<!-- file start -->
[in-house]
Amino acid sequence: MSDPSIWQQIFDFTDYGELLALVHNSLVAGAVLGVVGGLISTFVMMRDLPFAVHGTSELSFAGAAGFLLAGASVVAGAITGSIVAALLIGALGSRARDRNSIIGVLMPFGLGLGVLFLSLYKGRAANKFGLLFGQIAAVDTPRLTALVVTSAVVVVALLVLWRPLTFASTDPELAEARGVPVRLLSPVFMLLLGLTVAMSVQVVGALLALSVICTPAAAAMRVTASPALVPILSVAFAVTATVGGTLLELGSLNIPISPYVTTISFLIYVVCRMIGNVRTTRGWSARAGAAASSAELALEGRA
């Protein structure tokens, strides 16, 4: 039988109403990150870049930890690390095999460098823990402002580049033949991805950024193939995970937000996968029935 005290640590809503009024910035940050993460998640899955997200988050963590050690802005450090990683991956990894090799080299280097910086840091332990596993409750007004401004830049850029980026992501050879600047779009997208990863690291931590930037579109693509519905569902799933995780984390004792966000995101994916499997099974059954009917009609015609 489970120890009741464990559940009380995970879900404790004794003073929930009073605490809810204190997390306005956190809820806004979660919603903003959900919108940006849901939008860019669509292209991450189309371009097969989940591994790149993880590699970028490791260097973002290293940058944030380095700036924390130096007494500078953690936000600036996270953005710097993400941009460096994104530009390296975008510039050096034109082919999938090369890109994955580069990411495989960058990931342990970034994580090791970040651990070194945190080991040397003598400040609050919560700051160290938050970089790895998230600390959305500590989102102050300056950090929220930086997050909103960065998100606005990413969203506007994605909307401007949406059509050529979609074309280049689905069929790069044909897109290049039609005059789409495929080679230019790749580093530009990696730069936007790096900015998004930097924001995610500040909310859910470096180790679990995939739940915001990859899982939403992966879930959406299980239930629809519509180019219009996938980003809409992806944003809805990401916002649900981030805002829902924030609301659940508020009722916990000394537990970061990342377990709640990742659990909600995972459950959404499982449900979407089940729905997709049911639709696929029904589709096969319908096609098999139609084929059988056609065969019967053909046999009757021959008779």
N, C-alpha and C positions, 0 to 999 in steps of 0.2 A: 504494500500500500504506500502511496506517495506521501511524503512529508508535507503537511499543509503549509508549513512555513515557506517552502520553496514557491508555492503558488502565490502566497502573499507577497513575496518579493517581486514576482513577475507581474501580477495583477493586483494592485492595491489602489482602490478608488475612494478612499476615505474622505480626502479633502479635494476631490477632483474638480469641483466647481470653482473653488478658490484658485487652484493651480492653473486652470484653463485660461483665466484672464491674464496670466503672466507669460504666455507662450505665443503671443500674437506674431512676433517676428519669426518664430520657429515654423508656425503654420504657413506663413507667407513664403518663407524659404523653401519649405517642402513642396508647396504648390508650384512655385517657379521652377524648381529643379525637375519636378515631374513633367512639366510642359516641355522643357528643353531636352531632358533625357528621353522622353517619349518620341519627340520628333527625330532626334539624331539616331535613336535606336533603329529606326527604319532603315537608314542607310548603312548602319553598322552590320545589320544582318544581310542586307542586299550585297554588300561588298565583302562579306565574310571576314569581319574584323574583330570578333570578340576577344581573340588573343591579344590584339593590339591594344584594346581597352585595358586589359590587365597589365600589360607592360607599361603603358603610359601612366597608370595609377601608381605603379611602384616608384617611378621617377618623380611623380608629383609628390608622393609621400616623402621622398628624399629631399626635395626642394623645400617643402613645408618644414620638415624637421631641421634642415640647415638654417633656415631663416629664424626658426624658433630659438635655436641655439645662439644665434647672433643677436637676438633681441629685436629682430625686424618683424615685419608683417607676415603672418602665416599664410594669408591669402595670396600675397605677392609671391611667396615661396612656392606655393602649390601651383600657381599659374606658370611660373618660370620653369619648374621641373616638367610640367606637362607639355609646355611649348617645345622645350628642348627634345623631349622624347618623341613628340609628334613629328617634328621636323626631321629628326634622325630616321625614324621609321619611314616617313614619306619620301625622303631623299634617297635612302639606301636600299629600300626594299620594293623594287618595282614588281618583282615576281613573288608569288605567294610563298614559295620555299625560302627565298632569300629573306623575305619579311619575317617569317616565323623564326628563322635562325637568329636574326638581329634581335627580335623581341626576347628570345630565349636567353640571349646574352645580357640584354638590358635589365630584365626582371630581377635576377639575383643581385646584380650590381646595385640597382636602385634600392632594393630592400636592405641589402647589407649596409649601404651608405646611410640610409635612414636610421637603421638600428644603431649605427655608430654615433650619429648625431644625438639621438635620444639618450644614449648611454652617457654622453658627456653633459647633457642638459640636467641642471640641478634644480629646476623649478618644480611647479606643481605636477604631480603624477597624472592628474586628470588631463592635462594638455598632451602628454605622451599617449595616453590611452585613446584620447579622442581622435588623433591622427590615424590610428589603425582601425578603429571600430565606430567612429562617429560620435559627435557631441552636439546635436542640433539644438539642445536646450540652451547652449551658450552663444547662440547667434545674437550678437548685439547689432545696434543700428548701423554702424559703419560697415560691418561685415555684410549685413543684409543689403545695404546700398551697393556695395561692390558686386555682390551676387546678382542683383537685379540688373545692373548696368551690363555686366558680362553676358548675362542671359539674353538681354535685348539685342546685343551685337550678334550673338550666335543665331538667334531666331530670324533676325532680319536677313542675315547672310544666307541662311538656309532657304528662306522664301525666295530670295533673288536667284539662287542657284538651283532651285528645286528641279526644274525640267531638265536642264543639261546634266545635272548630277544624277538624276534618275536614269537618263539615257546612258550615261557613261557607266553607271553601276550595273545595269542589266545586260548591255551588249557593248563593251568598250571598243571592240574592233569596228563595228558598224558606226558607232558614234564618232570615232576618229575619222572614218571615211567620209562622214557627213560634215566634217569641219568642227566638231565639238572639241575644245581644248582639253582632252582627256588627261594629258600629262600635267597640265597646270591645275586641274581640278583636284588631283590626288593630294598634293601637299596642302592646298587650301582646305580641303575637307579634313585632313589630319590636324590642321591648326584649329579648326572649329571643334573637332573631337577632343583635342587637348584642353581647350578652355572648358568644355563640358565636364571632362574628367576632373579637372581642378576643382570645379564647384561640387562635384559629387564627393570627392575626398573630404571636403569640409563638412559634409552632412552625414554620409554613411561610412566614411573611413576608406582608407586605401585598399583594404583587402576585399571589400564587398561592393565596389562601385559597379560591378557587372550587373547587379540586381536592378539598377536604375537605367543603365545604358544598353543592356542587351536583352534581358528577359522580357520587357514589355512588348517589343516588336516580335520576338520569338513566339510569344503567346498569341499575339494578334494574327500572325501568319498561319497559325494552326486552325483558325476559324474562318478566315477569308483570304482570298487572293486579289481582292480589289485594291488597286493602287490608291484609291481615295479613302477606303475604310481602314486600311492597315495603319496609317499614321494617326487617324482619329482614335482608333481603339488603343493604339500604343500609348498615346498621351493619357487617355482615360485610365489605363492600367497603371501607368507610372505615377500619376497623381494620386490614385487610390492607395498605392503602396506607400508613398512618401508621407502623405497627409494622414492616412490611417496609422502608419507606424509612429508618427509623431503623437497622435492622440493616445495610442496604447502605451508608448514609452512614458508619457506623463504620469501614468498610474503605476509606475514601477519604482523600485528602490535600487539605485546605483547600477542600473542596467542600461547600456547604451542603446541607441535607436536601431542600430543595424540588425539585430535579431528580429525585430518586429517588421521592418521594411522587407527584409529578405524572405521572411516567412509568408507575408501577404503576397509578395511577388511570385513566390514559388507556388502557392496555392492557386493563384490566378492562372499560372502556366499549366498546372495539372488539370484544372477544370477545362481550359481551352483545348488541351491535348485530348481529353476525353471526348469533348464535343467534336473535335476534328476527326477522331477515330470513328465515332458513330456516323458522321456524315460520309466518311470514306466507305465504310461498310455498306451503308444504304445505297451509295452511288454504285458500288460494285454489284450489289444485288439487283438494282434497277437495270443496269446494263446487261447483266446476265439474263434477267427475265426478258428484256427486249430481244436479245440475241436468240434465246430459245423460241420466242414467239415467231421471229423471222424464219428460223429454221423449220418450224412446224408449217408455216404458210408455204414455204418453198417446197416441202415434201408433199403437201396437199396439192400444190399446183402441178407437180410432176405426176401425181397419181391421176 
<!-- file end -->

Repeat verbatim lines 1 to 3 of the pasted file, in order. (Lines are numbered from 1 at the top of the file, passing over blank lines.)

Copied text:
[in-house]
Amino acid sequence: MSDPSIWQQIFDFTDYGELLALVHNSLVAGAVLGVVGGLISTFVMMRDLPFAVHGTSELSFAGAAGFLLAGASVVAGAITGSIVAALLIGALGSRARDRNSIIGVLMPFGLGLGVLFLSLYKGRAANKFGLLFGQIAAVDTPRLTALVVTSAVVVVALLVLWRPLTFASTDPELAEARGVPVRLLSPVFMLLLGLTVAMSVQVVGALLALSVICTPAAAAMRVTASPALVPILSVAFAVTATVGGTLLELGSLNIPISPYVTTISFLIYVVCRMIGNVRTTRGWSARAGAAASSAELALEGRA
């Protein structure tokens, strides 16, 4: 039988109403990150870049930890690390095999460098823990402002580049033949991805950024193939995970937000996968029935 005290640590809503009024910035940050993460998640899955997200988050963590050690802005450090990683991956990894090799080299280097910086840091332990596993409750007004401004830049850029980026992501050879600047779009997208990863690291931590930037579109693509519905569902799933995780984390004792966000995101994916499997099974059954009917009609015609 489970120890009741464990559940009380995970879900404790004794003073929930009073605490809810204190997390306005956190809820806004979660919603903003959900919108940006849901939008860019669509292209991450189309371009097969989940591994790149993880590699970028490791260097973002290293940058944030380095700036924390130096007494500078953690936000600036996270953005710097993400941009460096994104530009390296975008510039050096034109082919999938090369890109994955580069990411495989960058990931342990970034994580090791970040651990070194945190080991040397003598400040609050919560700051160290938050970089790895998230600390959305500590989102102050300056950090929220930086997050909103960065998100606005990413969203506007994605909307401007949406059509050529979609074309280049689905069929790069044909897109290049039609005059789409495929080679230019790749580093530009990696730069936007790096900015998004930097924001995610500040909310859910470096180790679990995939739940915001990859899982939403992966879930959406299980239930629809519509180019219009996938980003809409992806944003809805990401916002649900981030805002829902924030609301659940508020009722916990000394537990970061990342377990709640990742659990909600995972459950959404499982449900979407089940729905997709049911639709696929029904589709096969319908096609098999139609084929059988056609065969019967053909046999009757021959008779």